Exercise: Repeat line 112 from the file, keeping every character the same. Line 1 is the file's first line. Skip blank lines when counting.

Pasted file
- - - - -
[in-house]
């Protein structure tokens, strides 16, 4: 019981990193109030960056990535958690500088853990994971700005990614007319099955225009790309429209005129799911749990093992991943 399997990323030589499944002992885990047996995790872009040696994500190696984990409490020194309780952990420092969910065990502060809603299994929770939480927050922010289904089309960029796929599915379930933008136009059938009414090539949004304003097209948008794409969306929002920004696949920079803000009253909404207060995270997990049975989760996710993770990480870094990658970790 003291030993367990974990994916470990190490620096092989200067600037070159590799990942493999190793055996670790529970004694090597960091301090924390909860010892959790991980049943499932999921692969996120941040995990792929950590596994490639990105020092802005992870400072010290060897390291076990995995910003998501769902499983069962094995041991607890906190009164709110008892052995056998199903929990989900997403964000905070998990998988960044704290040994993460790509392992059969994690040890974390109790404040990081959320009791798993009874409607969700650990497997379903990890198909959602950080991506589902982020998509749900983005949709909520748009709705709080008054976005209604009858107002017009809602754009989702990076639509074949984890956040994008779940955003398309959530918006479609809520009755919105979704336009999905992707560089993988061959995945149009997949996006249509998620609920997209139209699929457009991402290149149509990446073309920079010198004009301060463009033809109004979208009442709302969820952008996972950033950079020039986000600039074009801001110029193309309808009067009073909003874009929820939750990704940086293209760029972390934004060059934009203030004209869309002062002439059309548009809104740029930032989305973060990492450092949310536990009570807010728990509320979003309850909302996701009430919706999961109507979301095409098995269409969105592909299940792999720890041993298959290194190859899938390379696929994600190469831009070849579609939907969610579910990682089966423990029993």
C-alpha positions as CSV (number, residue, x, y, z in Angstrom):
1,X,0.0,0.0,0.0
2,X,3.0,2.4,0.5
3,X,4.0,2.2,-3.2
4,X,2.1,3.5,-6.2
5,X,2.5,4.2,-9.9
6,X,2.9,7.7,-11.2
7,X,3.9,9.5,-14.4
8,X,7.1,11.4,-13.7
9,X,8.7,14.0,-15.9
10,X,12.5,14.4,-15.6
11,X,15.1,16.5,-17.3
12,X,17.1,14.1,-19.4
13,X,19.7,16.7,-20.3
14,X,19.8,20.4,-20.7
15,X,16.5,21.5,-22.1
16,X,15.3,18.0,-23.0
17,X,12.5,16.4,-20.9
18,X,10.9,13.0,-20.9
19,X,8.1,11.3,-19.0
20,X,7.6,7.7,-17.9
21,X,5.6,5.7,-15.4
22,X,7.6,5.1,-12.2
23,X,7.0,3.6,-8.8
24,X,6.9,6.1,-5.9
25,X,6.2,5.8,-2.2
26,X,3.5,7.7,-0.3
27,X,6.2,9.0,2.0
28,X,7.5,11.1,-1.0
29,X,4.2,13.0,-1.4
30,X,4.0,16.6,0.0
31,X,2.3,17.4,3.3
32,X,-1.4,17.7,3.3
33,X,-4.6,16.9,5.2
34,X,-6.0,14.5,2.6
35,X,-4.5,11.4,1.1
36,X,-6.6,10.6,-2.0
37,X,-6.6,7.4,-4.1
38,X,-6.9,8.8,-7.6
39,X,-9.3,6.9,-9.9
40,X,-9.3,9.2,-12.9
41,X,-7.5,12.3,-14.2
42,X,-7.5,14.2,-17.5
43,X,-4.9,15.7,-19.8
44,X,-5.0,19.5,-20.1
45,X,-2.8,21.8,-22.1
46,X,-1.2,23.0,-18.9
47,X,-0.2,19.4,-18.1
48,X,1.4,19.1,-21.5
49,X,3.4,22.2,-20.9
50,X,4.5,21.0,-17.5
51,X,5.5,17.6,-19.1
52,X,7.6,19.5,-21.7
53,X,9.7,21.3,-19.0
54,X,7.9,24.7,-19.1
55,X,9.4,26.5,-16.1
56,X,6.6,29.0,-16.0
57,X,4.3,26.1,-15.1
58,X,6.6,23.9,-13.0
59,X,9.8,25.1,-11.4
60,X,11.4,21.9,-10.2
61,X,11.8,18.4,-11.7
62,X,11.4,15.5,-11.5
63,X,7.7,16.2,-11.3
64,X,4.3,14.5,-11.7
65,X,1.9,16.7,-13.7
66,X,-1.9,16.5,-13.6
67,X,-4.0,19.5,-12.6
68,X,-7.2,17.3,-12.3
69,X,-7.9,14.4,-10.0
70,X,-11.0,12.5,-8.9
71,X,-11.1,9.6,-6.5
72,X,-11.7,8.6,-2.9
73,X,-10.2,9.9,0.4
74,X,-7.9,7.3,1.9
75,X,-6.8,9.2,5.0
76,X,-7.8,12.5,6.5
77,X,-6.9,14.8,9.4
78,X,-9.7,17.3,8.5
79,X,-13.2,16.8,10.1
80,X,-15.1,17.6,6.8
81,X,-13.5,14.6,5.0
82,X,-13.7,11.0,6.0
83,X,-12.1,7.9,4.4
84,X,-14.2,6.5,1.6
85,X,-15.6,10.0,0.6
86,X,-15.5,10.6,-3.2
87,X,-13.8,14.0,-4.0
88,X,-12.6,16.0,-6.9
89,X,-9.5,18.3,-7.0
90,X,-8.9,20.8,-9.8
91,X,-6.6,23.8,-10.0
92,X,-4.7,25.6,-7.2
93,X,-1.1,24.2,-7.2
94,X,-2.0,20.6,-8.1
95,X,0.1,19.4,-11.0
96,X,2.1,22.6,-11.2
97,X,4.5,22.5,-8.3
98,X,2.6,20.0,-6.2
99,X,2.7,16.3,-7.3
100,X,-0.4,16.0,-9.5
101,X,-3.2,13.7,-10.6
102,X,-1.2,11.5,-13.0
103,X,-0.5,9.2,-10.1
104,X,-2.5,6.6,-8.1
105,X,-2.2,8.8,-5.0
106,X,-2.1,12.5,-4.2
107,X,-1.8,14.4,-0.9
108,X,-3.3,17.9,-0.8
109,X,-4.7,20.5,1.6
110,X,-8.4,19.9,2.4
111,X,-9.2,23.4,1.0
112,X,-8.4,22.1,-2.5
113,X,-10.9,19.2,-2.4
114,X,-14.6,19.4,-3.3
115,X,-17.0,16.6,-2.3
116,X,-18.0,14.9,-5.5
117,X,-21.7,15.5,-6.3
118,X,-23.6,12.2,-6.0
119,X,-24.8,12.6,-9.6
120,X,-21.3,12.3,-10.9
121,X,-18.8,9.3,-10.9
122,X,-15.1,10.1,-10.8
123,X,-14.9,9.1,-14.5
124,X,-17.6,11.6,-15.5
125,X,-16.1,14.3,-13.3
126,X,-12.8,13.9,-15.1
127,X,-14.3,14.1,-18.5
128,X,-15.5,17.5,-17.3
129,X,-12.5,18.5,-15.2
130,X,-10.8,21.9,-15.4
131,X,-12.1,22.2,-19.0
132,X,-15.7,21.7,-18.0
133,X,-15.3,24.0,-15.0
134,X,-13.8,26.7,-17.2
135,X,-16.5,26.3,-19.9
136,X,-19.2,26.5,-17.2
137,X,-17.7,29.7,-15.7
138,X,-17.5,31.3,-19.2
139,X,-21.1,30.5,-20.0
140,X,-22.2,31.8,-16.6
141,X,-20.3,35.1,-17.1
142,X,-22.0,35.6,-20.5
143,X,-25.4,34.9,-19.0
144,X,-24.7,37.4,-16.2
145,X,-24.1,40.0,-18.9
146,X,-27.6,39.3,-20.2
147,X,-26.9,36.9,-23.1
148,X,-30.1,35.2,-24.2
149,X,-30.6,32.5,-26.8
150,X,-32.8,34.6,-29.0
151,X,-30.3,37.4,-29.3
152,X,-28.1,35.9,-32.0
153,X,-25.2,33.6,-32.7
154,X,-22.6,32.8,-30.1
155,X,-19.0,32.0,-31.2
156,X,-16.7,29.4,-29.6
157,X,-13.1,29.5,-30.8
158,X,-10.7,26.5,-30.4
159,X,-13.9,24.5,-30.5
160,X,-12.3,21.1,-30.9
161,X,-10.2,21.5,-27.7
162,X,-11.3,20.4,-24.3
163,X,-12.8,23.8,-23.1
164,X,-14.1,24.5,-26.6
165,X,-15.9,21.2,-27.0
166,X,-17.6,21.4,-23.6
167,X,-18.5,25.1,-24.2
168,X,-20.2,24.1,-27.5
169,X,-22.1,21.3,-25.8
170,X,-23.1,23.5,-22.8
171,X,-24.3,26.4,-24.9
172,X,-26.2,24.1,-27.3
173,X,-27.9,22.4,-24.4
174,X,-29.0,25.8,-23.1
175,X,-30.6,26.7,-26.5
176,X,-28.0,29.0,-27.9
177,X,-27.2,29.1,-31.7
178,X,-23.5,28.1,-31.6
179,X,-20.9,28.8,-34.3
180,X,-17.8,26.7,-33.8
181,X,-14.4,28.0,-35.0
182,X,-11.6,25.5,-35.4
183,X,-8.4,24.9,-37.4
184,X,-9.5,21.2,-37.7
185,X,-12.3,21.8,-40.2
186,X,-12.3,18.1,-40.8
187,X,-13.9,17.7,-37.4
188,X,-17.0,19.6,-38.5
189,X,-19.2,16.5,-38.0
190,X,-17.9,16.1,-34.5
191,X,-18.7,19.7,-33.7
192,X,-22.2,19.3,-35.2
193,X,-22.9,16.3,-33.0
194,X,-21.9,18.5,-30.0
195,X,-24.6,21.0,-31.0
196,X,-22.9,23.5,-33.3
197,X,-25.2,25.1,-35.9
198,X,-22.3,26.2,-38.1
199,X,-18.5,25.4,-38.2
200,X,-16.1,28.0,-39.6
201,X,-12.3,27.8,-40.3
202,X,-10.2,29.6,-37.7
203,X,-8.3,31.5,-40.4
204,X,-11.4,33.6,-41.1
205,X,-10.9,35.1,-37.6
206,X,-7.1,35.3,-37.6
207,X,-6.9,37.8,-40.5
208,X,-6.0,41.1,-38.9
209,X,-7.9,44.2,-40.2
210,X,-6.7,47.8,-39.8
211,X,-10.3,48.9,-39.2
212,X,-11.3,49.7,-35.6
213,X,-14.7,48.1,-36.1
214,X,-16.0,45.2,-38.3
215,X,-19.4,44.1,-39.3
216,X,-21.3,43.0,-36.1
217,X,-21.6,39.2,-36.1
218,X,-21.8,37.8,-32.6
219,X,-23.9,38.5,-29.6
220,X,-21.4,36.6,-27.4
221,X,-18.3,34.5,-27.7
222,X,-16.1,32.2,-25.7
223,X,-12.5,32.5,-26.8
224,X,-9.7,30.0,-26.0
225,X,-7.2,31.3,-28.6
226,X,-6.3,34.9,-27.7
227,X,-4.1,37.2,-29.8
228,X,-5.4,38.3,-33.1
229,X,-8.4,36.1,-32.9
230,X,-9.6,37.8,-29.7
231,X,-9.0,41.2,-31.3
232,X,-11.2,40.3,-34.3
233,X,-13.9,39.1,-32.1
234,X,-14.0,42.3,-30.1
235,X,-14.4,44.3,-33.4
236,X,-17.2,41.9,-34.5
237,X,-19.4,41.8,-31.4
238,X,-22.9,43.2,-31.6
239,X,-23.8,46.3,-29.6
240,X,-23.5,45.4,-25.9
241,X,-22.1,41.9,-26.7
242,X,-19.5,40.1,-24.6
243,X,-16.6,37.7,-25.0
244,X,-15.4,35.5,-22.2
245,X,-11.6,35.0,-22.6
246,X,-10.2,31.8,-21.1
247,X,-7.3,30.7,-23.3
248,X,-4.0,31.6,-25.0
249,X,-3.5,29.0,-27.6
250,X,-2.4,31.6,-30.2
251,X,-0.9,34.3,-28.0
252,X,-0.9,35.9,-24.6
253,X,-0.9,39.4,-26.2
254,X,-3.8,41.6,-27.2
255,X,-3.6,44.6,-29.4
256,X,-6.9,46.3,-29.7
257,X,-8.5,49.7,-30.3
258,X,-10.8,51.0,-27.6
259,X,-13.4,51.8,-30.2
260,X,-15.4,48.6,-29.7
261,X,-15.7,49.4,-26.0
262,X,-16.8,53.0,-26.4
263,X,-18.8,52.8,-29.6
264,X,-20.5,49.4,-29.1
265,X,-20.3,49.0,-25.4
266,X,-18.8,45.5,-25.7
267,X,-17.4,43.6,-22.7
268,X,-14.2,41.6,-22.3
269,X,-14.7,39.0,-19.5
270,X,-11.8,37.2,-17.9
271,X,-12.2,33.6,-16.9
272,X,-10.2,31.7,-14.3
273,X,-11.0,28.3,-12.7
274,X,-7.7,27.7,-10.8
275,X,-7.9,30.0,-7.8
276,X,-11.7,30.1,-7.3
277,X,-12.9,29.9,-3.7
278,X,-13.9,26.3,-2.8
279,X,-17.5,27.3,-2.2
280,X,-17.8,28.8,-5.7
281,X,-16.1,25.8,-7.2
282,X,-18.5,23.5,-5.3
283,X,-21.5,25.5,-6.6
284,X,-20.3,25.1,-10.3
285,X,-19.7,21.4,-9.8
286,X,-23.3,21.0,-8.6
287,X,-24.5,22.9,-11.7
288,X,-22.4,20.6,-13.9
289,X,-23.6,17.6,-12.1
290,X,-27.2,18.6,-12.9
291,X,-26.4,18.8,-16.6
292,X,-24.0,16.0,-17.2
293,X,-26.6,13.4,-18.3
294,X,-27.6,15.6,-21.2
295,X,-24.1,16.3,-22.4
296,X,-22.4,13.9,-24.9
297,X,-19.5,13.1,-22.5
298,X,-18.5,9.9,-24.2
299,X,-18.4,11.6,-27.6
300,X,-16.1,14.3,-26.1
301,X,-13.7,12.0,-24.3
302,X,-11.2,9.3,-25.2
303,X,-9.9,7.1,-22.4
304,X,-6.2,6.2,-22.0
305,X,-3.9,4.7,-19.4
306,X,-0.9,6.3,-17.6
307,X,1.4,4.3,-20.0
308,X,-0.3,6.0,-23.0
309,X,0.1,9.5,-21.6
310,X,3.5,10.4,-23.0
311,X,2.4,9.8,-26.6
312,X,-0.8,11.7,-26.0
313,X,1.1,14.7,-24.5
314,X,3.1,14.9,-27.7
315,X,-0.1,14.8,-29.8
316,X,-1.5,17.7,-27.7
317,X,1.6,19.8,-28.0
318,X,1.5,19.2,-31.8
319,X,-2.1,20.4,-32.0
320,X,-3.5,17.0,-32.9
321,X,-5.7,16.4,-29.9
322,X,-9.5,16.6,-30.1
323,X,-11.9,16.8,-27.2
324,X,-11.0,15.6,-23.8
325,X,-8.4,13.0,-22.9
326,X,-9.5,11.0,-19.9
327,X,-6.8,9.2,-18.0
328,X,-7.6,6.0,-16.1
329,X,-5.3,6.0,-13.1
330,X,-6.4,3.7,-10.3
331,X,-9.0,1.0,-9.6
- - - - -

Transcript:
109,X,-4.7,20.5,1.6